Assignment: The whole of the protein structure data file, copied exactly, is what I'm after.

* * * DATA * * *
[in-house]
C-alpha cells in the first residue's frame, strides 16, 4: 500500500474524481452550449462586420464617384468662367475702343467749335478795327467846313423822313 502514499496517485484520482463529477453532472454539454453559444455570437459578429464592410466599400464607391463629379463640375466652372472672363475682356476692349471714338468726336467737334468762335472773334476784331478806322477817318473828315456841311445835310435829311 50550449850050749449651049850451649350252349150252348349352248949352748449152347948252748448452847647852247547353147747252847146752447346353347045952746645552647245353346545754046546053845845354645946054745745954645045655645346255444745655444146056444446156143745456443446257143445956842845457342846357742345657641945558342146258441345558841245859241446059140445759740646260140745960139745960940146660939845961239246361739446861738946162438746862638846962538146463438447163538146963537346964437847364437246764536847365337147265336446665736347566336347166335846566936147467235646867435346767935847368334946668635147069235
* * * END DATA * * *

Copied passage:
[in-house]
C-alpha cells in the first residue's frame, strides 16, 4: 500500500474524481452550449462586420464617384468662367475702343467749335478795327467846313423822313 502514499496517485484520482463529477453532472454539454453559444455570437459578429464592410466599400464607391463629379463640375466652372472672363475682356476692349471714338468726336467737334468762335472773334476784331478806322477817318473828315456841311445835310435829311 50550449850050749449651049850451649350252349150252348349352248949352748449152347948252748448452847647852247547353147747252847146752447346353347045952746645552647245353346545754046546053845845354645946054745745954645045655645346255444745655444146056444446156143745456443446257143445956842845457342846357742345657641945558342146258441345558841245859241446059140445759740646260140745960139745960940146660939845961239246361739446861738946162438746862638846962538146463438447163538146963537346964437847364437246764536847365337147265336446665736347566336347166335846566936147467235646867435346767935847368334946668635147069235